MORGANTOWN — Jabril Robinson, the new guy on the WVU defensive line, has something that the rest of his Mountaineers teammates do not — a national championship ring.
The ring — gold, trimmed with orange and with a College Football Playoff championship trophy behind a diamond Clemson Tiger paw — was earned when Robinson was a part of Clemson’s 2016 national title team.
While he didn’t record a tackle in the game, Robinson added to a Tigers defensive line that was one of the deepest in college football. That’s the reason he is now with the Mountaineers as a graduate transfer — a chance to finally play as a senior.
Don’t think for a second that Robinson’s fellow linemen haven’t taken notice that he wasin the CFP three times in four years — winning the whole thing in 2016.
“That just makes us want to get another one,” Ezekiel Rose said. “He brings energy because we know that he has a national championship ring and he knows what it takes to get there. He knows what energy to bring, what time to do what, and he’s a very vocal guy.
“He loves to talk, but I can sit there and listen to him. He brings positive messages every time he talks.”
Robinson’s addition to the roster was crucial because of depth concerns the defensive line faced throughout the offseason. End Adam Shuler II transferred to Florida and tackle Lamonte McDougle headed west to Washington State.
That left three scholarship linemen this spring — Rose, Reese Donahue and Darius Stills. You could pencil in those three as the starters because there wasn’t much of a choice.
But in April, Kenny Bigelow Jr. announced he was heading from USC to WVU as a grad transfer. A big body who can plug the middle, Bigelow has suffered through knee injuries his entire career, but if healthy, can help on the interior of WVU’s line.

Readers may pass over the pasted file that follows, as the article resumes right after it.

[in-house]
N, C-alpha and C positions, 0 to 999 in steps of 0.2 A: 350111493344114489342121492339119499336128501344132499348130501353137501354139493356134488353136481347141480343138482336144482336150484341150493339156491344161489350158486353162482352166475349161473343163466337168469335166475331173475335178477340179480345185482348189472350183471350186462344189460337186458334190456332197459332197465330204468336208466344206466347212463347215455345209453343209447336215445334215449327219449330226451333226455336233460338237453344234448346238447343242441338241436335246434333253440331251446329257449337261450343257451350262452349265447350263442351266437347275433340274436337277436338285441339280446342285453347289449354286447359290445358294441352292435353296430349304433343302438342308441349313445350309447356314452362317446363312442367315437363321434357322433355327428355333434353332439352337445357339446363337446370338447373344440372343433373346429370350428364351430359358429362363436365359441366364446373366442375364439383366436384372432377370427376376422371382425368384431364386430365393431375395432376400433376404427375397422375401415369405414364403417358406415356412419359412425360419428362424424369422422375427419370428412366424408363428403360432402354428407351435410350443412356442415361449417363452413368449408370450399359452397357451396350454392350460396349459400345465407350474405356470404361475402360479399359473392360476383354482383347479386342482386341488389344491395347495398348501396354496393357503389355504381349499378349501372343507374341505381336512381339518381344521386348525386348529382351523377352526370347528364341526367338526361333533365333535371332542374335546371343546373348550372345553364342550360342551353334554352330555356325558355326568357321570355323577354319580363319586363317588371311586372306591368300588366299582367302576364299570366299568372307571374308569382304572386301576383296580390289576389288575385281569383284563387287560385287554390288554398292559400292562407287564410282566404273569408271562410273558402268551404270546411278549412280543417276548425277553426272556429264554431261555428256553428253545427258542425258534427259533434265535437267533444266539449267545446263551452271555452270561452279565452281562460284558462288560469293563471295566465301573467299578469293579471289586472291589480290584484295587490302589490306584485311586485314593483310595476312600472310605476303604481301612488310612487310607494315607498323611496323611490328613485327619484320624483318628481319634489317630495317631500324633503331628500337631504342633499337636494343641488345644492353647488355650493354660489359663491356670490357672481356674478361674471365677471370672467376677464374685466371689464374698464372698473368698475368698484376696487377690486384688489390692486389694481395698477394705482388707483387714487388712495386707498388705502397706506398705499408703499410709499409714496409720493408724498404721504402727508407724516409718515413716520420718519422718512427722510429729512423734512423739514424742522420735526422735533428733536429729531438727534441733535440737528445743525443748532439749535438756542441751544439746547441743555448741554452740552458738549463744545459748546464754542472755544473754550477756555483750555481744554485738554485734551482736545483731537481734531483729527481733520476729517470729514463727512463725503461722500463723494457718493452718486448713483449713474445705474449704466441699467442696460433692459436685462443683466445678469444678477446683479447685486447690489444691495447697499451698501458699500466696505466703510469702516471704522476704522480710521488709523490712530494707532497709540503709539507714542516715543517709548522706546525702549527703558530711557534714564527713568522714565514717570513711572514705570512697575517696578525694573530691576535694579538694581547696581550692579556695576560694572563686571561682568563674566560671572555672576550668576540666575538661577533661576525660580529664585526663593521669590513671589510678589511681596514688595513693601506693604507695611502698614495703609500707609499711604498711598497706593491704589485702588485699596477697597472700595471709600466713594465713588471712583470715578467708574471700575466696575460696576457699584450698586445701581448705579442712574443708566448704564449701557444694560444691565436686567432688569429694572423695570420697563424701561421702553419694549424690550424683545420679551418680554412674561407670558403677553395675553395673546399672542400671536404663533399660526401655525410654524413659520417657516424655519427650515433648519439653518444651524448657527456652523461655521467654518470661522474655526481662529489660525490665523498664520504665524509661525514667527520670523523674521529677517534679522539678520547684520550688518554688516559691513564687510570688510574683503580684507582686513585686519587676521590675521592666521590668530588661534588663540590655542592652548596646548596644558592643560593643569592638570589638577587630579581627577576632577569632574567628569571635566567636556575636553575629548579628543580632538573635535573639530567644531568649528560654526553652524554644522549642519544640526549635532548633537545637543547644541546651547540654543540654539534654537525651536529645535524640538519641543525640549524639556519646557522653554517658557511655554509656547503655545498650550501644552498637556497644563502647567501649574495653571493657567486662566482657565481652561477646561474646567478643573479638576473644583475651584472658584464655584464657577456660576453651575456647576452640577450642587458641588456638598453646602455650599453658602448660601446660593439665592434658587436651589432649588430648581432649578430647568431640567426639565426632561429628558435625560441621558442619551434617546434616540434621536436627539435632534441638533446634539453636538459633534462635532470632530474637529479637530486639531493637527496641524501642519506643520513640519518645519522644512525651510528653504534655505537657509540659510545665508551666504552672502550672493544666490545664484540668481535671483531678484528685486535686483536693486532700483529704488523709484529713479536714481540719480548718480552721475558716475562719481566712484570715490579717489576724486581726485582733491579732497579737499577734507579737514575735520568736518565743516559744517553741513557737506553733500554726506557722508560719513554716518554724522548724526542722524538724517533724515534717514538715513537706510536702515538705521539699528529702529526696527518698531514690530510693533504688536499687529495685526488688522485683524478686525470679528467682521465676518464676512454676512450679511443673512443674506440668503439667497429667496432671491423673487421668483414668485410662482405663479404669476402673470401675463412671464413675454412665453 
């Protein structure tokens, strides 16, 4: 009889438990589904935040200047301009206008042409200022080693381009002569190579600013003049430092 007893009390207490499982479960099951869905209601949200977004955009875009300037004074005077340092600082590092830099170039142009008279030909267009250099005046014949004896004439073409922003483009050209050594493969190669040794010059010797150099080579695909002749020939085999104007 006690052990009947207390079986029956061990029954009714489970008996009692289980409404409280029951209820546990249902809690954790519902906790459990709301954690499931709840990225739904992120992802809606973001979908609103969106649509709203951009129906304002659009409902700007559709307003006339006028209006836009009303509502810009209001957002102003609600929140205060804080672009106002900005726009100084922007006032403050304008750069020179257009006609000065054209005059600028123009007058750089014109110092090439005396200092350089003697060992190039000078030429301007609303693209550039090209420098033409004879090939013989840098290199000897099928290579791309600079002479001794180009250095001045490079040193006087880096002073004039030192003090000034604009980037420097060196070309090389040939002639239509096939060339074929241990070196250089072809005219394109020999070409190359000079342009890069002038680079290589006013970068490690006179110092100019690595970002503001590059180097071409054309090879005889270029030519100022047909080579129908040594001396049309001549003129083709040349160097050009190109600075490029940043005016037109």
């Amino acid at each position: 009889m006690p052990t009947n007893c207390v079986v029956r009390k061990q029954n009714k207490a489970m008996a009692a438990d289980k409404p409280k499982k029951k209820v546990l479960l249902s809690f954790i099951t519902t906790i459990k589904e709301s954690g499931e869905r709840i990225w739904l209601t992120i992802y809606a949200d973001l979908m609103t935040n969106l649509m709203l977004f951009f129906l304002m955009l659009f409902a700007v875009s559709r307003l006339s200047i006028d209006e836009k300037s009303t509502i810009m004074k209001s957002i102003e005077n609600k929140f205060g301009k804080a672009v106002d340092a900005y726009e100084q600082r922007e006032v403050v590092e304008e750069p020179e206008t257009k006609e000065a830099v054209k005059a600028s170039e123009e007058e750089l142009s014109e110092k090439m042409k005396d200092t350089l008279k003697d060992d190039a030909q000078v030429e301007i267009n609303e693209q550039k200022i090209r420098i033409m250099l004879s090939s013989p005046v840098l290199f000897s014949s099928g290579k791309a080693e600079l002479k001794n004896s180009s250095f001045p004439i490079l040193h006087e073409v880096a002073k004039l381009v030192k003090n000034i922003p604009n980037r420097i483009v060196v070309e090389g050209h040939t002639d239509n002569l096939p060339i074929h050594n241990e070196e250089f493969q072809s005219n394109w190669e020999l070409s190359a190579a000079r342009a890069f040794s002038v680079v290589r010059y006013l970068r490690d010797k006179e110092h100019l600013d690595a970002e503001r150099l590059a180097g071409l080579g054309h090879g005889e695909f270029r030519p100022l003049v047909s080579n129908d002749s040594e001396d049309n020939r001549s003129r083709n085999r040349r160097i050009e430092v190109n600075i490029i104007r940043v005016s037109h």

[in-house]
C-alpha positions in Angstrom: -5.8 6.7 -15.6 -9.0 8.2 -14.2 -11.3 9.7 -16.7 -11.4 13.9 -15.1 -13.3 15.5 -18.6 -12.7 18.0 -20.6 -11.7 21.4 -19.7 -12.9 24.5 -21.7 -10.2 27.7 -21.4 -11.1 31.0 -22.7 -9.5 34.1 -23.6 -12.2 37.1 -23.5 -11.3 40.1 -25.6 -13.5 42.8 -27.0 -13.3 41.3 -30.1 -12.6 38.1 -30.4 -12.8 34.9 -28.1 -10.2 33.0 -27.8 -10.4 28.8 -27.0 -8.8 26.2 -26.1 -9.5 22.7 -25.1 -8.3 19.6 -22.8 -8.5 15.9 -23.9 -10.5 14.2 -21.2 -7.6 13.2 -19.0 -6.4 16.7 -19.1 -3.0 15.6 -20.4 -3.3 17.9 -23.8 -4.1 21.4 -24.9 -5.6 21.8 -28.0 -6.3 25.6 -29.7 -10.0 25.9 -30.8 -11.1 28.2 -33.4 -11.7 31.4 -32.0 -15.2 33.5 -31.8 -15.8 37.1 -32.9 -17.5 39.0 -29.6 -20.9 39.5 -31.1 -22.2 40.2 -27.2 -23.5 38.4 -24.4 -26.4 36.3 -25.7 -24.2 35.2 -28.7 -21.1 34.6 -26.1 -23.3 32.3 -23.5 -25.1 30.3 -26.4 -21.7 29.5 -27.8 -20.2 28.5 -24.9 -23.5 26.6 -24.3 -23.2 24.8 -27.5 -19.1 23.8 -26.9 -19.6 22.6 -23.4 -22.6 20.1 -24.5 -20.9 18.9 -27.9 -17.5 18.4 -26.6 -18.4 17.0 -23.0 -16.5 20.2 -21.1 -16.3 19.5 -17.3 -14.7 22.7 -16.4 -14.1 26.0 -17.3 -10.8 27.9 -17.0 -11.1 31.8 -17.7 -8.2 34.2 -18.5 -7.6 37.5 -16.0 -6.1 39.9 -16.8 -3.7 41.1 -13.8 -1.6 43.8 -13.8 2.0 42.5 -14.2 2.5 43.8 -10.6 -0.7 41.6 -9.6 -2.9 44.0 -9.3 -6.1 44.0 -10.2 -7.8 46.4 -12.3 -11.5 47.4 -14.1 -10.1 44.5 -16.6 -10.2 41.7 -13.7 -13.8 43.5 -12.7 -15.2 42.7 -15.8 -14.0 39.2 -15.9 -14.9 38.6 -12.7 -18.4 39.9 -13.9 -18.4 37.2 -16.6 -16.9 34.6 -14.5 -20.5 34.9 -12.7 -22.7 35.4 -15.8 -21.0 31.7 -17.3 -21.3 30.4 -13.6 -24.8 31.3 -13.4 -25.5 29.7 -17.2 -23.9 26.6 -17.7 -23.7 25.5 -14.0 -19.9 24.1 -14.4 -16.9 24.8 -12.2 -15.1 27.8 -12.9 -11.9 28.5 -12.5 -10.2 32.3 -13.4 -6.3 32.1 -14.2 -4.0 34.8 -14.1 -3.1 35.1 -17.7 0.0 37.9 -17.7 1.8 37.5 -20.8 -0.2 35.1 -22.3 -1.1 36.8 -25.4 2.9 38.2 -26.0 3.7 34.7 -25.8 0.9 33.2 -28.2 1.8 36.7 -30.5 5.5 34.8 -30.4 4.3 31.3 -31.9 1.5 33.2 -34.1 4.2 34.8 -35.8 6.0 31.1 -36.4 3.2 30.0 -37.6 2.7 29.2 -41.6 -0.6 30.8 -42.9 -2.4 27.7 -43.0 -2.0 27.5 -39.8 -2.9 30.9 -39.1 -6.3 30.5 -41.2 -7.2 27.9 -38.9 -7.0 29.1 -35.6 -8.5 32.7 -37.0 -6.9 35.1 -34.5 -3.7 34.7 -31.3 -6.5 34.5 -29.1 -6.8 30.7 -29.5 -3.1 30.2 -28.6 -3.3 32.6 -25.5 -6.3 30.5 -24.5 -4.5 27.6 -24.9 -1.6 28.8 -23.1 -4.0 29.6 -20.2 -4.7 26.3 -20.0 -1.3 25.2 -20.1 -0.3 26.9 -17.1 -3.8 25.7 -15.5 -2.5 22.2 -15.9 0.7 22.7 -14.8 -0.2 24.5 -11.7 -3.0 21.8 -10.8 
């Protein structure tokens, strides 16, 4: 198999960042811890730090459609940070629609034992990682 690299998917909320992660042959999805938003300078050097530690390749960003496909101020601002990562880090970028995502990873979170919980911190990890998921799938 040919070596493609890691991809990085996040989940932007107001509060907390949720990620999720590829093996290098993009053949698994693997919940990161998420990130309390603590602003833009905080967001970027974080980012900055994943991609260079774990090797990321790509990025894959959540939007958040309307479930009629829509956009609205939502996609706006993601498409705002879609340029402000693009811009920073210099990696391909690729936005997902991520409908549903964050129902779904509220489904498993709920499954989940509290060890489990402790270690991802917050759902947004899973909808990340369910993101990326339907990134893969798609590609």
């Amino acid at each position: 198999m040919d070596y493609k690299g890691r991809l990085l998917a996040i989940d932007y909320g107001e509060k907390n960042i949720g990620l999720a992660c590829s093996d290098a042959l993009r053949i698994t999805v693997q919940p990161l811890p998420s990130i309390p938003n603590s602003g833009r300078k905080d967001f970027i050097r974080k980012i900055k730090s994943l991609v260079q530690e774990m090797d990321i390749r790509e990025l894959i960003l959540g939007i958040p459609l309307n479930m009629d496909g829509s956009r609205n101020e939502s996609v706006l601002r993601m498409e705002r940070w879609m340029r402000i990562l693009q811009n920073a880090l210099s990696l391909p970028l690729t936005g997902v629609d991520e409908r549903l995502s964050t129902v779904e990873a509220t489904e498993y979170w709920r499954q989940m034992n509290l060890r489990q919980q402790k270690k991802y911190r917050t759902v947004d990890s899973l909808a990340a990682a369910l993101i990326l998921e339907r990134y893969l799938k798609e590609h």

“Kenny is a real good guy,” Rose said. “He doesn’t say much, but when he does, he speaks louder than anyone. He’s a very good kid and can be explosive for such a big guy.”
Rose compared Bigelow — 6-foot-3, 300 pounds — to former WVU nose tackle Darrien Howard. As a redshirt freshman in 2014, Bigelow suffered a season-ending knee injury, and in 2016, suffered the same fate during spring practice.
He played in six games last season with the Trojans.
According to Rose, Bigelow shows no signs of those injuries being an immediate concern.
“He’s been working on it really well, you can’t even tell he’s been injured at all,” Rose said. “He’s been working hard since he’s been here and he’s fitting in well.”
As for Rose himself, he’s in a different place than he was last year. Coming from East Mississippi Community College, he was supposed to add to the depth at defensive end, but he became a fixture in the starting lineup toward the end of the season and finished with 23 tackles, a team-leading 4 1/2 sacks, two pass breakups, one interception and a forced fumble.
Once he realized he puts his “pants on one leg at a time like everyone else,” Rose knew he could play at a Power 5 school. Now, it’s just a matter of honing his craft.
“I just want to bring more energy to the team — in the meetings, to competitions, to everything we do,” he said. “I’m going to reach into my toolbox and pull out the tools that I have to make myself better. That’s what we all need to do if we want to make this work.”